It’s not often one falls in love in a barn, but that’s the case for me and Count This Penny. Lit by lamps and rope lights, duo Amanda and Allen Rigell filled the barn to the rafters with the intertwining of their voices. In a lineup of excellent bands they stood out – there was a genuine joy and love of music that radiated from them. This initial impression proved true – I’ve seen the Rigells in the audience of at least as many shows as they’ve played. Below is a mix of songs that have influenced Count This Penny since they moved to Madison from Tennessee.
From Count This Penny: Songs that make up a shiny constellation in our musical sky. Most are from the past couple years. We’ve heard or played every one of these songs somewhere in Madison since summer 2010. Three of them we heard in basements or living rooms. These songs blow our damn minds. Thanks Stacey. February 2012. ❤ Allen + Amanda
WHEN WE MOVED TO WISCONSIN AND OUR HEARTS EXPLODED
01| Burning Stars by Mimicking Birds
02| These Words by Jill Andrews
03| Mama’s Eyes by Justin Townes Earle
04| Thanks for Nothing – Middle Brother
05| Listen Down by Ryan Cox
06| Boxcar by Shovels and Rope
07| Hard to Be by David Bazan
08| For Today by Jessica Lea Mayfield
09| Trouble Weighs a Ton by Dan Auerbach
10| Tour of Duty by Jason Isbell and the 400 Unit
Middle Brother is an amalgam of Americana – the singers of Dawes, Deer Tick, and the Delta Spirit have come together to make some music and take their show on the road. The concept for the Middle Brother tour – featuring Deer Tick and Dawes – is a loosely structured family affair. The Brothers and various guests drifted in and out, lending a hand or a voice to each others’ sets. Matt Vasquez (The Delta Spirit) sang a few songs with John J. McCauley III’s Deer Tick; Taylor Goldsmith & Dawes hosted Nashville’s Jonny Corndawg for a few tunes; a small army invaded the stage for Middle Brother’s set.
The band’s self-titled album is a good primer for their live show. Their best songs on the album are their best songs live, with the live renditions trumping their recorded counterparts in every case but one. The only letdown of the evening came with the best track off Middle Brother, “Someday”. The recorded take captures Vasquez at his finest, his vocals raw and electrified. Placed early in the set, Vasquez hadn’t yet hit his stride and didn’t leave it all on the floor like the song so desperately needs him to.
“Someday” may have left the crowd wanting, but they didn’t have to wait for long. Goldsmith, McCauley, and Vasquez’s voices blend incredibly well, and their harmonies were impeccable. “Blood and Guts” plays wonderfully live, and “Million Dollar Bill” hits all its sadness at its fullest to become one of the best songs of the set. After closing out their set with the song “Middle Brother” with Jonny Corndawg, the band and possibly every person associated with the tour came back for the encore, giving things an old-school blues jam feel. The gang chose to cover Sam Cooke’s “Bring It On Home to Me“, and it was the surprise highlight of the evening. They did it so successfully that they should consider pulling double-duty sets; one with original material and one as a Sam Cooke cover band.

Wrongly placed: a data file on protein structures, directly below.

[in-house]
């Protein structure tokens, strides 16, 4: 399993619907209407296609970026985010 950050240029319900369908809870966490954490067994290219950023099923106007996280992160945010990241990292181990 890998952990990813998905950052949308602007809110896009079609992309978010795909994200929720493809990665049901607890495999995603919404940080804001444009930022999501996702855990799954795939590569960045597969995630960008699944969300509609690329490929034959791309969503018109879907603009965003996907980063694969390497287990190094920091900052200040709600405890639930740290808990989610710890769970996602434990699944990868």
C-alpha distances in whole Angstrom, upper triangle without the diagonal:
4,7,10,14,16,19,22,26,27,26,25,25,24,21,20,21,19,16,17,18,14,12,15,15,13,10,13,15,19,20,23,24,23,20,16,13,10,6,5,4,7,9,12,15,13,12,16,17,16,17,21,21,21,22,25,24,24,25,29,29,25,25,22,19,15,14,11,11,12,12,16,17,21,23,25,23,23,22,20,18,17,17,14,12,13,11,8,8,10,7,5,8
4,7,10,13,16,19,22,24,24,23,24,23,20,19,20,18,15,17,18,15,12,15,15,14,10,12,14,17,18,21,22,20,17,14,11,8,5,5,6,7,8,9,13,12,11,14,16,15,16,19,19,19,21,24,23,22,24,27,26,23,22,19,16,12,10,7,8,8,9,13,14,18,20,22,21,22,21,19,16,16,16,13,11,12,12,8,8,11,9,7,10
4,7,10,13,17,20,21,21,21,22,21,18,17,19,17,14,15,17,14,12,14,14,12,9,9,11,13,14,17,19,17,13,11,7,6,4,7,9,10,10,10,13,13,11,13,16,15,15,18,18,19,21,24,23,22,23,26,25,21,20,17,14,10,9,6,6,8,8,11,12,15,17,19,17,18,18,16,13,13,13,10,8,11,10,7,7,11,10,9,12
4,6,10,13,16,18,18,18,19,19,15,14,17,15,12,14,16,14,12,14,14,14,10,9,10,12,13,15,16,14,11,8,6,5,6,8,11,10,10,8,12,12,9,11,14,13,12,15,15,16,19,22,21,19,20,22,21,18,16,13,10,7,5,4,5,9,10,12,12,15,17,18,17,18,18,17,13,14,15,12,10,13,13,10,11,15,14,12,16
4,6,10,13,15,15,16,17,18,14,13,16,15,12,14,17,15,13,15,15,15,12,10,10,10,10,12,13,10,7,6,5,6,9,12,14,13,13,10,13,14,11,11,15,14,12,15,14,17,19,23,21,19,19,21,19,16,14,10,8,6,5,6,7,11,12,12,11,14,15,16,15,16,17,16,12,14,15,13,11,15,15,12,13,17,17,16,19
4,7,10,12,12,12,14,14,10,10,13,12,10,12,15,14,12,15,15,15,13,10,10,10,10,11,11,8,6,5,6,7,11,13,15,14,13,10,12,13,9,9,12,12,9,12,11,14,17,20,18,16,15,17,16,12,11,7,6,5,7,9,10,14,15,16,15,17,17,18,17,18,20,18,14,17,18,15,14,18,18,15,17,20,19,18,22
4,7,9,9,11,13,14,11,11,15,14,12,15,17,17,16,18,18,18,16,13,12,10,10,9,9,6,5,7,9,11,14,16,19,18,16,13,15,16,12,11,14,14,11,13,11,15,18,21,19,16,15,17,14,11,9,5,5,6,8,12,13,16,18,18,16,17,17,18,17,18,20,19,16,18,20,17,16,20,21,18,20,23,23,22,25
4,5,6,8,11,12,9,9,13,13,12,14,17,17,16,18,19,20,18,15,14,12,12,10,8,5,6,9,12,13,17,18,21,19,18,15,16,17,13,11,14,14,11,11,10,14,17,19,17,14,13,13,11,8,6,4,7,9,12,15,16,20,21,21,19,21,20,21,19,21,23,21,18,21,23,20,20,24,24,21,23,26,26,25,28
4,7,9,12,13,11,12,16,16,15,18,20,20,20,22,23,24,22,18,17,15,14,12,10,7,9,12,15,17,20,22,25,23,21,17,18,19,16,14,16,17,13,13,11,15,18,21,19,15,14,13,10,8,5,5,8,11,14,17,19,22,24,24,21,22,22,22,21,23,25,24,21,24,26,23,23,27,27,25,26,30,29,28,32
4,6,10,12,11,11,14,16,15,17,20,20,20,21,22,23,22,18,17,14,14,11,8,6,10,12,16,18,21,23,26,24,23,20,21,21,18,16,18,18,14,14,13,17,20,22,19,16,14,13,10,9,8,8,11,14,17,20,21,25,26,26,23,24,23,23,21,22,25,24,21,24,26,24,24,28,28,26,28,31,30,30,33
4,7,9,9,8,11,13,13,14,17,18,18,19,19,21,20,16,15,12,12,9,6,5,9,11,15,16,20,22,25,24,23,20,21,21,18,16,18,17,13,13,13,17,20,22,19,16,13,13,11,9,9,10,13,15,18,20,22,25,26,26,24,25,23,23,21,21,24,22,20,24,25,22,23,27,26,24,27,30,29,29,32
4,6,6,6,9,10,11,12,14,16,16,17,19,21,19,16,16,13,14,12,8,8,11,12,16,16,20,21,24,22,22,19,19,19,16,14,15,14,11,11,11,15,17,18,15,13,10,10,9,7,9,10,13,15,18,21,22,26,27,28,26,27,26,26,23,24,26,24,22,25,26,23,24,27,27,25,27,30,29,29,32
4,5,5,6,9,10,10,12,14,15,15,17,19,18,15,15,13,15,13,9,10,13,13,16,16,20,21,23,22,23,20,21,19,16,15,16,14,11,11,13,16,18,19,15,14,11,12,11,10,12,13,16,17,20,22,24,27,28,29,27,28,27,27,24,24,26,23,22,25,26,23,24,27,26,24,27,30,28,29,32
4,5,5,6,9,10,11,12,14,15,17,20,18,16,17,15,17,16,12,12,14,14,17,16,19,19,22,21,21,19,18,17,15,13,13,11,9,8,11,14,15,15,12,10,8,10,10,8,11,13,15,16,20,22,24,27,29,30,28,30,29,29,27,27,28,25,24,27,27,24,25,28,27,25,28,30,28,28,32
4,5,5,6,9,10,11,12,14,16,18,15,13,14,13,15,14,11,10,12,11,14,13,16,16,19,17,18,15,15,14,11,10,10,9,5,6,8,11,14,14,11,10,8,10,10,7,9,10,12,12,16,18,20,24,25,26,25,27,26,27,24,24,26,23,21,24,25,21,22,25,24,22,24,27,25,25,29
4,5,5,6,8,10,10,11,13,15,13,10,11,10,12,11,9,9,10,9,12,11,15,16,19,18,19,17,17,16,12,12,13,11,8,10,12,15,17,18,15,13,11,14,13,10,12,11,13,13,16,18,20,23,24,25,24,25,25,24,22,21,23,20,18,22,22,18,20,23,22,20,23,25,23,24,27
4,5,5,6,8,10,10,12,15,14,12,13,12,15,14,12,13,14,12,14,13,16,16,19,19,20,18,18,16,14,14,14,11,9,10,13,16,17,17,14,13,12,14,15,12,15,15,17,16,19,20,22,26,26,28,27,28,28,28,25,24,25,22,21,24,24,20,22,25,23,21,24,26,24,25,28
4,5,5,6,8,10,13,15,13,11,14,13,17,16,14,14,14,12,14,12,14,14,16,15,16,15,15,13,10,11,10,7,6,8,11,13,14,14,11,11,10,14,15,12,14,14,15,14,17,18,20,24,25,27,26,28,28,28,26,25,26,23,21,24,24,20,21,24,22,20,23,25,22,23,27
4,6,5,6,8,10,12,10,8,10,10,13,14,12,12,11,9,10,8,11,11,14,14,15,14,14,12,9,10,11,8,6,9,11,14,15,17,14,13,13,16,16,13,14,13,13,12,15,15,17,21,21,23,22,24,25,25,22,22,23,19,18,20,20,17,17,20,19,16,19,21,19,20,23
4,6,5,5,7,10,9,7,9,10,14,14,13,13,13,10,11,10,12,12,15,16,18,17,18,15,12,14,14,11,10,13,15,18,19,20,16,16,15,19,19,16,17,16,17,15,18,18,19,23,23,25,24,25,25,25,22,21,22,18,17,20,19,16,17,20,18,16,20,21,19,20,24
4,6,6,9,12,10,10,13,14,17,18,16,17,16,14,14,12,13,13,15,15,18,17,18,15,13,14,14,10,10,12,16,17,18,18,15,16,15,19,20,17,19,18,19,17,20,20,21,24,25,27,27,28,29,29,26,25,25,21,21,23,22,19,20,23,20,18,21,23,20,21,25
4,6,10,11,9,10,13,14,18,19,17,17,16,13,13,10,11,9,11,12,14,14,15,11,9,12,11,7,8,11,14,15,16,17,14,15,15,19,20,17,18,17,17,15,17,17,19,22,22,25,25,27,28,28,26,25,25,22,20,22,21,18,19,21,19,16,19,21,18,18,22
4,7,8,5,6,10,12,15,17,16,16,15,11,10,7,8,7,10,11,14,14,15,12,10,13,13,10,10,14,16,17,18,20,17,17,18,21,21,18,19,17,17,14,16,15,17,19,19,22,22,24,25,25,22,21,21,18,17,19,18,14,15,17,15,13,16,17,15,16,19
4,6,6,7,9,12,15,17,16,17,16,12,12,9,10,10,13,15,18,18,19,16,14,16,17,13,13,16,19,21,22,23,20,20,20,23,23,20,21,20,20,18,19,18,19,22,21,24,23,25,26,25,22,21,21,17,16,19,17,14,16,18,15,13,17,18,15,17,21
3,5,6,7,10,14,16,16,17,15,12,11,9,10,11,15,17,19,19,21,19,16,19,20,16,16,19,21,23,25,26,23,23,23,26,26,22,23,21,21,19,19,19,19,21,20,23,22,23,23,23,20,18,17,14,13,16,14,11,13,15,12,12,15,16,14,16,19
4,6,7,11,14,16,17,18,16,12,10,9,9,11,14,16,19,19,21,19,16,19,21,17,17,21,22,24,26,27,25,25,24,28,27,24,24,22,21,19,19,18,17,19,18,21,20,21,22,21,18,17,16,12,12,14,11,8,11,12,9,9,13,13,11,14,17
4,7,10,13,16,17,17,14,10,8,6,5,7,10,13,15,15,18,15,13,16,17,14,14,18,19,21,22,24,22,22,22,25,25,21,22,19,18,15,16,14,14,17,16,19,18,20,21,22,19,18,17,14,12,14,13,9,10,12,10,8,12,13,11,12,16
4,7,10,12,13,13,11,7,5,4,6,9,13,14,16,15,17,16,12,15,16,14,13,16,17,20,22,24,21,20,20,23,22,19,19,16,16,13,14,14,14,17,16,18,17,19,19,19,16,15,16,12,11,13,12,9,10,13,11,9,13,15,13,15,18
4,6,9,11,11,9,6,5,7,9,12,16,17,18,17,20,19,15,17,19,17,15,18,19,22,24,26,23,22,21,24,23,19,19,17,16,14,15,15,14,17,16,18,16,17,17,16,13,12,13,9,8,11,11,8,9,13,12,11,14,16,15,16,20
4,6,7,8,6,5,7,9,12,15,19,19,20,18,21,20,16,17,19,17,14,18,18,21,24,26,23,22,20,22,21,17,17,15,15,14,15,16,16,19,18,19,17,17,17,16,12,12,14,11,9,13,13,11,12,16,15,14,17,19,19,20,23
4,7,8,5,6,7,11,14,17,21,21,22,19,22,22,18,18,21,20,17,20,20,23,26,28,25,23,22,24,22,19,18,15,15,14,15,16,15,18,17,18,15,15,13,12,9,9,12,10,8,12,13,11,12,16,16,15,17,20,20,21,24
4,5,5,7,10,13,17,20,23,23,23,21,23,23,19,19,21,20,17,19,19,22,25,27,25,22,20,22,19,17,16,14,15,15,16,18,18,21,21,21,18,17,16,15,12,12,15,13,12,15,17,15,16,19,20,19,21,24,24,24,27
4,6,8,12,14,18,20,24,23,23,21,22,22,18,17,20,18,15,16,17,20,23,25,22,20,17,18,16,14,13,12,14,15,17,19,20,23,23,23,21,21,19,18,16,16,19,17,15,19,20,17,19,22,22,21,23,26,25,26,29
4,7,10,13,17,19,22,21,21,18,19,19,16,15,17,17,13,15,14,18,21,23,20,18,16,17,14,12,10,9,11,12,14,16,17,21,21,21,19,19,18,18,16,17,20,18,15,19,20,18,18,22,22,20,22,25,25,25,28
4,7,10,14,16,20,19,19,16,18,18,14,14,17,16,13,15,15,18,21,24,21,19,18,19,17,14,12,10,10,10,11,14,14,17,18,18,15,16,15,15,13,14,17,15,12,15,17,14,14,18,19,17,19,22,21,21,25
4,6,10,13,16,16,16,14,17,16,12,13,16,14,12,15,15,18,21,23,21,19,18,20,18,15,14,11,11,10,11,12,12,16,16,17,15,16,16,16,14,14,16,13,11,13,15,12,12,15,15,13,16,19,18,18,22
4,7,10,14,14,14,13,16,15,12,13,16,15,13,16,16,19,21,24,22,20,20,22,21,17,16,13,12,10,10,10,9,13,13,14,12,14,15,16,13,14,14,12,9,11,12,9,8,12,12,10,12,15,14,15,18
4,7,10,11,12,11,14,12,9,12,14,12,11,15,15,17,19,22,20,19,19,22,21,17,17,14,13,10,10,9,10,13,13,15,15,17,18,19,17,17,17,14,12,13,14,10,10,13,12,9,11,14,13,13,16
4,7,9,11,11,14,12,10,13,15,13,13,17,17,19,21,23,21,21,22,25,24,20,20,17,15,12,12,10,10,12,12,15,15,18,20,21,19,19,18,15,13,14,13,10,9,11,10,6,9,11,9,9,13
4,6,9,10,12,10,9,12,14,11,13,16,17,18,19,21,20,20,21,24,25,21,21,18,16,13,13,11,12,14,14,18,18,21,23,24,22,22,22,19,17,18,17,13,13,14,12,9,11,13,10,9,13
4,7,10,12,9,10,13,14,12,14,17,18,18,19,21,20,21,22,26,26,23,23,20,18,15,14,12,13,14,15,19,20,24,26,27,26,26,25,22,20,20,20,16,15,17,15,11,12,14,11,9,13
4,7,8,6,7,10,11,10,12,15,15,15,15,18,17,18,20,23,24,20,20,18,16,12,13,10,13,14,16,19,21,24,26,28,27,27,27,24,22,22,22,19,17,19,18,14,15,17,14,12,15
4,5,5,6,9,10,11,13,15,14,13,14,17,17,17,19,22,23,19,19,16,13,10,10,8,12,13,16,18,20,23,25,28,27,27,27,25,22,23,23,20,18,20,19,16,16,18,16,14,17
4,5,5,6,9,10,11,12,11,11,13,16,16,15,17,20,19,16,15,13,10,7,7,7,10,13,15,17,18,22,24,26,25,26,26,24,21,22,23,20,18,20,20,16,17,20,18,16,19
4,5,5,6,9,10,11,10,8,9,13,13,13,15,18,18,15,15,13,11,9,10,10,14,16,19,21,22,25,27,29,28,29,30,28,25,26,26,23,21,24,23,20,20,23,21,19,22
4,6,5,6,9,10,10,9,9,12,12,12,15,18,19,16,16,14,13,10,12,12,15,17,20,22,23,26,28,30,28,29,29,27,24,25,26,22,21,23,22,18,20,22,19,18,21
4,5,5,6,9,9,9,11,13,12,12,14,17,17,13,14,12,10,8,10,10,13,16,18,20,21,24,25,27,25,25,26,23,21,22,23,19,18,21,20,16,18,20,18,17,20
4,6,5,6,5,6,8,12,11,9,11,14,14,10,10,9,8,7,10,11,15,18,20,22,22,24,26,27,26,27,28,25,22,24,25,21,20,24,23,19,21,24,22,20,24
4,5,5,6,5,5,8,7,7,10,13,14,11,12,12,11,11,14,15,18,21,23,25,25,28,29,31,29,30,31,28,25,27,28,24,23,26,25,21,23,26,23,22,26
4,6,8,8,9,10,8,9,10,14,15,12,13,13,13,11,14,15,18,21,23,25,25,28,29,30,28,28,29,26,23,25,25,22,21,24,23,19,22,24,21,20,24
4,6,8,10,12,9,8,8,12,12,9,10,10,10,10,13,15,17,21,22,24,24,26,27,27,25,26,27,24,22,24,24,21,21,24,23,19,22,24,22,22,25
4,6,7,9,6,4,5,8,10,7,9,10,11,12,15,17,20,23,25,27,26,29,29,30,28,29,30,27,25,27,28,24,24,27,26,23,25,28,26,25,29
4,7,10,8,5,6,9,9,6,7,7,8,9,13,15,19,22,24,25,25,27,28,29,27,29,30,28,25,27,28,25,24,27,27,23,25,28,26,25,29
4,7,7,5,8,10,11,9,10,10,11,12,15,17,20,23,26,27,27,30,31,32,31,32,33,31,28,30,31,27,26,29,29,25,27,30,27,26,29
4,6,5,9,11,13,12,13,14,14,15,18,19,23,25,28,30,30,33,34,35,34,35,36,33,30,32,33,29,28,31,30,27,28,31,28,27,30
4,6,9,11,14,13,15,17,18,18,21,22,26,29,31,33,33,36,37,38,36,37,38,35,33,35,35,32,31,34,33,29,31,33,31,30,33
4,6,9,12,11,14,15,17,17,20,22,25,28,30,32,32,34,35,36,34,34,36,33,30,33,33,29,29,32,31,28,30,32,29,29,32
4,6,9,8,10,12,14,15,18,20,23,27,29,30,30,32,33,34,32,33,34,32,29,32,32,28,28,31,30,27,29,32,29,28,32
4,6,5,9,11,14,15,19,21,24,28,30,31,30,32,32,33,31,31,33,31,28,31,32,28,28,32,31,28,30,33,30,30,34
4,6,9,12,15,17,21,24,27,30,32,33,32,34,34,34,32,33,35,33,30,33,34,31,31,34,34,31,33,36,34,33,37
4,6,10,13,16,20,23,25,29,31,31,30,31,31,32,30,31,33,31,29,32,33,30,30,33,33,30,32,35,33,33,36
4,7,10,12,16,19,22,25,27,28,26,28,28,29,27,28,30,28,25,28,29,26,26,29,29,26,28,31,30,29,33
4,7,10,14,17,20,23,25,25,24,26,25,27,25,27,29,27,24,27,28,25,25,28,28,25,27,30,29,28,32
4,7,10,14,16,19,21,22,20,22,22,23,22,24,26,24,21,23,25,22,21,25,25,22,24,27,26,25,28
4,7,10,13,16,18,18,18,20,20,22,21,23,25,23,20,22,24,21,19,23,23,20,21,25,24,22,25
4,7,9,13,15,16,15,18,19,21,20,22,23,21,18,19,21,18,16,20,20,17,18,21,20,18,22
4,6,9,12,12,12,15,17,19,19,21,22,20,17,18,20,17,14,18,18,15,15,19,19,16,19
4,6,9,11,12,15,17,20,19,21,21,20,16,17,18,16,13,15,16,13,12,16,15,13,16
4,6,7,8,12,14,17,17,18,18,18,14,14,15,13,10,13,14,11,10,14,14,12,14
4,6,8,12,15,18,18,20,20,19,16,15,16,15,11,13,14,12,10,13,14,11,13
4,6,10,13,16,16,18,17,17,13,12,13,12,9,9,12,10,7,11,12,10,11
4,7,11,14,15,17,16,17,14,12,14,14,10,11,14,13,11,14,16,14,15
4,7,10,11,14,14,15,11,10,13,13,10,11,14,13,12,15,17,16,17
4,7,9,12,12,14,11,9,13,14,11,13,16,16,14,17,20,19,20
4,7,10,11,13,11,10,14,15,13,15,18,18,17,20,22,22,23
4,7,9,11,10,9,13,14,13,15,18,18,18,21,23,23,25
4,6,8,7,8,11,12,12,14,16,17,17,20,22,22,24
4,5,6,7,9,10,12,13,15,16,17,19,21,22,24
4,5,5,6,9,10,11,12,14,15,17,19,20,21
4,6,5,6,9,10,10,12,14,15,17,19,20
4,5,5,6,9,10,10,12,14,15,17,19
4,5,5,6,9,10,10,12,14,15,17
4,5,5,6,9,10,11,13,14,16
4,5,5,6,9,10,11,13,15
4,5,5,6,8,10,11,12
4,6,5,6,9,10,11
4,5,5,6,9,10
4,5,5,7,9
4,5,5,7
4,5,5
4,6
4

Click either photo to see more pictures from Middle Brother’s set.
Click here for photos of Deer Tick & Dawes.
Once upon a time (in 2009), three young men from Americana-influenced rock bands came together to form an intra-genre super-group. Originally calling themselves MG&V, the men decided to take their collaboration and commit it to record. Thus Middle Brother was born, and the flannel-clad indie kids rejoiced.
Middle Brother is John J. McCauley of Deer Tick, Taylor Goldsmith of Dawes, and Matt Vasquez of The Delta Spirit. Influences from each member’s band are evident throughout the record, but they meld to create a standalone sound that shows these songs aren’t just castoffs from their other endeavors.
McCauley, Goldsmith, and Vasquez rotate lead vocal duties, a treat because each has such a distinct voice. They also succeed in blending, often backing each other up with well-balanced harmonies. The most memorable vocal performance on the album, though, comes from Vasquez on the band’s nod to 60s girl-group hits, “Someday” – Vasquez’s voice is so raw and emotive that it perfectly frames the the lyrics and plays off the sugary-sweet backing ‘oohs’.
Another standout is “Blood and Guts”, probably their strongest track lyrically. Honest and brutal and a little funny, it draws sharp pictures for the listener with lines like “I just wanna get my fist through some glass / I just wanna get your arm in a cast / I just want you to know that I care.” A sad waltz of anger and apathy, it makes for a great song to listen to while setting your jaw and swilling whiskey alone in a dark corner of a bar.
Middle Brother‘s overall sound varies from bluesy rock ‘n’ roll (“Me Me Me”) to slow country ballad (“Theater”) to down-home bar band (“Blue Eyes”). For some acts, the genre-hopping could seem unfocused, but Middle Brother is able to tie it all together with a common thread. Perhaps more importantly, each song lends itself to live performance – a cornerstone of what’s made McCauley, Goldsmith, and Vasquez’s other bands so successful.